This autumn, two oil industry executives may be indicted in Sweden
for aiding and abetting international crimes in Sudan. Furthermore, the
public prosecutor will also likely seek forfeiture of $400 million from
their company, Lundin Petroleum, reflecting the benefits derived from
its Sudanese operations. The case follows the 2018 French indictment of
LafargeHolcim for alleged crimes committed in Syria, showing that
corporate liability for international crimes is gaining traction, before
European courts at least.
This event aims to discuss the Lundin case, which has the potential
of becoming a landmark trial because of the novelty and complexity of
the legal issues that the court will have to decide. In particular, with
regard to the assessment of the individual criminal liability of the
executives of Lundin, the determination of the applicable standards of
proof, the question whether a lack of due diligence is sufficient for a
finding of guilt, and the limits and overlap of individual criminal
liability of corporate directors on the one hand and corporate criminal
liability of organisations on the other.
The event will feature three speakers, who will be presenting the
various dimensions of the case and will put it into the more general
context of the current legal developments with regard to criminal
liability of corporations (and their executives) for human rights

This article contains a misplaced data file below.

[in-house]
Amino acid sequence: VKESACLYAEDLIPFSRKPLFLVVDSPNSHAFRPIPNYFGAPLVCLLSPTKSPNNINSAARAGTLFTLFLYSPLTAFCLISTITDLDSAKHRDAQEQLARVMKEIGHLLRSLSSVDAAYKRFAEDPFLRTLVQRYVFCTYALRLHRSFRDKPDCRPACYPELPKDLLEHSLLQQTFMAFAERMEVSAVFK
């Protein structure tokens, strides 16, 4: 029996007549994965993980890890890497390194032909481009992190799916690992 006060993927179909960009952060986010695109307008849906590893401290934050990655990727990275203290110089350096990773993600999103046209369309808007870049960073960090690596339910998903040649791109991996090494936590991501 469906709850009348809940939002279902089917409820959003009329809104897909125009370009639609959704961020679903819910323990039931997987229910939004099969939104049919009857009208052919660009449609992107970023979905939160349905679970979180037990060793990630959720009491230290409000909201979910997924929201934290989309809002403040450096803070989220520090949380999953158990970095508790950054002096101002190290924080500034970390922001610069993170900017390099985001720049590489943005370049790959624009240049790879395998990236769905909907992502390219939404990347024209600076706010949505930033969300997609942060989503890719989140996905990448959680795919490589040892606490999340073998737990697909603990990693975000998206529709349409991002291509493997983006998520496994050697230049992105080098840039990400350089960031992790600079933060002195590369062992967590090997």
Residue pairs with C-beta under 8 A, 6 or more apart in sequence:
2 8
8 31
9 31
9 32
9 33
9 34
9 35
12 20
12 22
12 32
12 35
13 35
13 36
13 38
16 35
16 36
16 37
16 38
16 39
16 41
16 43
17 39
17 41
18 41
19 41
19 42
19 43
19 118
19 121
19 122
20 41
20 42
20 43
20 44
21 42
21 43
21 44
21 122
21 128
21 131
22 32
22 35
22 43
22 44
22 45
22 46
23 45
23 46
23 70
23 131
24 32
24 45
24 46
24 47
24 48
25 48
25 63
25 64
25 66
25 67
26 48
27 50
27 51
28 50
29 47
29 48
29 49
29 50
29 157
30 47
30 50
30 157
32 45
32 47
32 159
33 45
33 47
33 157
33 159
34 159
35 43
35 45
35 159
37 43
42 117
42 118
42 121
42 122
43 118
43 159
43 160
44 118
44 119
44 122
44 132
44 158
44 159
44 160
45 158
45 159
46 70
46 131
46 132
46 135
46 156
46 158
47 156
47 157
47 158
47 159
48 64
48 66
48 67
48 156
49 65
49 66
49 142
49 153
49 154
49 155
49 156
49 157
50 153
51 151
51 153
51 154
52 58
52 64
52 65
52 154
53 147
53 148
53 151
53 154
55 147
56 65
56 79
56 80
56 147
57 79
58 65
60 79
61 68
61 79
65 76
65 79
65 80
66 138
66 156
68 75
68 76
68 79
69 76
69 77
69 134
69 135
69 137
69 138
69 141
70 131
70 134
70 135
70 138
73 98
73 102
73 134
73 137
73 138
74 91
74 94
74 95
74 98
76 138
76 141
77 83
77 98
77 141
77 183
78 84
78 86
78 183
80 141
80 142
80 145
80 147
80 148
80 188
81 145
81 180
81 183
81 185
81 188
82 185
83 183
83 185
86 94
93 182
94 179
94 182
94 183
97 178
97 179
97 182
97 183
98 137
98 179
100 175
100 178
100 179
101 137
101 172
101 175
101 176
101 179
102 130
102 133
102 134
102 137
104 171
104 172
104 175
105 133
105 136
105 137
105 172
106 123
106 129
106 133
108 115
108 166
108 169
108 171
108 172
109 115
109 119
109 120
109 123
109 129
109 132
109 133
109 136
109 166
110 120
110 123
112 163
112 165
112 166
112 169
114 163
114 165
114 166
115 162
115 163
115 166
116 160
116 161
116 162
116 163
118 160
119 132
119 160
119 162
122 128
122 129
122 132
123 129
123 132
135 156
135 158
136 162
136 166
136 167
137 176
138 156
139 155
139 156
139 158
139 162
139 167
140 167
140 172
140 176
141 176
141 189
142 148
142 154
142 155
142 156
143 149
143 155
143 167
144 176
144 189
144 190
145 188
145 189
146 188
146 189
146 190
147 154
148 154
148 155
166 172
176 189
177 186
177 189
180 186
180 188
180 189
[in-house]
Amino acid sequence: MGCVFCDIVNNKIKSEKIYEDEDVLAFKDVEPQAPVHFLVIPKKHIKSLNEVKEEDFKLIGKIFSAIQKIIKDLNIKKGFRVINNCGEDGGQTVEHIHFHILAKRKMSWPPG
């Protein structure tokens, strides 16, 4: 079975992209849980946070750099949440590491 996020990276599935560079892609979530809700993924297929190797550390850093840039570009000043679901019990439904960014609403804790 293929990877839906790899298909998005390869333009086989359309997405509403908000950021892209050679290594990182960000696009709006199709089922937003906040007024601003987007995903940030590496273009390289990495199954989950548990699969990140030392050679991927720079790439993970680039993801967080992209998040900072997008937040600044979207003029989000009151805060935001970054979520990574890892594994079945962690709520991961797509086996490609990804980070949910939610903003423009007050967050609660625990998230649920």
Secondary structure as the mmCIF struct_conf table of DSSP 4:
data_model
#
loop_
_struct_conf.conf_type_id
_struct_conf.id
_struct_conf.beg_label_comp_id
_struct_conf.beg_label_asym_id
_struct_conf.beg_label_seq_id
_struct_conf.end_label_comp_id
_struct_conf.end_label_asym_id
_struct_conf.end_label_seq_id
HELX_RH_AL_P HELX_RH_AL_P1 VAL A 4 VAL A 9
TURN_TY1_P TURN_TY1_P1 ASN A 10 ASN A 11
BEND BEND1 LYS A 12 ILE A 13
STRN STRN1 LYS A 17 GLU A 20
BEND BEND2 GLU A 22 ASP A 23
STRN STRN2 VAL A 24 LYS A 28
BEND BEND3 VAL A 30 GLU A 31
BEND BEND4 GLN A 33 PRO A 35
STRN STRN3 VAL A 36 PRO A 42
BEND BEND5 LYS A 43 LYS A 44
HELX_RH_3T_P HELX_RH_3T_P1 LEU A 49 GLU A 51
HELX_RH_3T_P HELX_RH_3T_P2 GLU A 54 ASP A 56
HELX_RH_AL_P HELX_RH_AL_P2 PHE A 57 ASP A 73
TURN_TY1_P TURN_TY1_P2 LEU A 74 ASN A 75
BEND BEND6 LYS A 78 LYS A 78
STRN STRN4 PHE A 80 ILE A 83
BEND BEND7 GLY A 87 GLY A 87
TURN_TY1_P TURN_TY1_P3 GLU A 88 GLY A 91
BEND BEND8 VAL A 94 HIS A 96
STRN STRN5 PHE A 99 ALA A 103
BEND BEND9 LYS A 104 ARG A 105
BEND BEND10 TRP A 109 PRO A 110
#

- Egbert Wesselink will provide an introduction to Sudan’s oil war,
describe Lundin’s role in it, and examine the human rights
responsibilities of the company and its shareholders.
- Dr. Mark Taylor will discuss how the Lundin case sits in global
developments regarding the criminal liability of corporations for human
rights abuses in the context of conflicts.
- Miriam Ingeson will give a Swedish perspective to the legal
framework of the case and analyse the legal issues that it raises at the
intersection between national and international law.
- Egbert Wesselink serves as Senior Advisor in PAX,
the Dutch peace movement, where he is responsible for the programme on
Natural Resources, Conflict and Human Rights, that focusses on the
impact of international enterprises on the rights and interests of
communities, notably in Sudan, South Sudan, DRC and Colombia. He
represents PAX in several multi-stakeholder initiatives, including the
Voluntary Principles on Security and Human Rights in an effort to
increase the impact of emerging international guidelines, and advises
- Dr. Mark Taylor is a Postdoctoral Fellow,
Department of Private Law, University of Oslo and presently a Visiting
Fellow at the Amsterdam Center for International Law, University of
Amsterdam. Mark writes on legal and policy frameworks applicable to
responsible business and will publish the book “War Economies and
International Law: Regulating the Economic Activity of Armed Conflict”
(based on his PhD thesis) with Cambridge University Press. Mark is an
advisor to various initiatives in the field of responsible business and
is a member of the Norwegian Ethics Information Commission (2018-2019), a
government commission which is considering a proposed law on human
rights information in the global value chains of Norwegian business.
- Miriam Ingeson is a PhD candidate at Uppsala
University, Sweden. Her research project explores corporate criminal
liability in international criminal law, and the intersection of
domestic criminal law and public international law. She has previously
held positions with the Swedish Prosecution Authority, the Folke
Bernadotte Academy and the Swedish Ministry of Justice.
- Dr. Antoine Duval is Senior Researcher at the Asser Institute and the coordinator of the Doing Business Right project.
For some background material on the case and its wider context, see www.unpaiddebt.org & www.lundinhistoryinsudan.com.
More information and registration Here!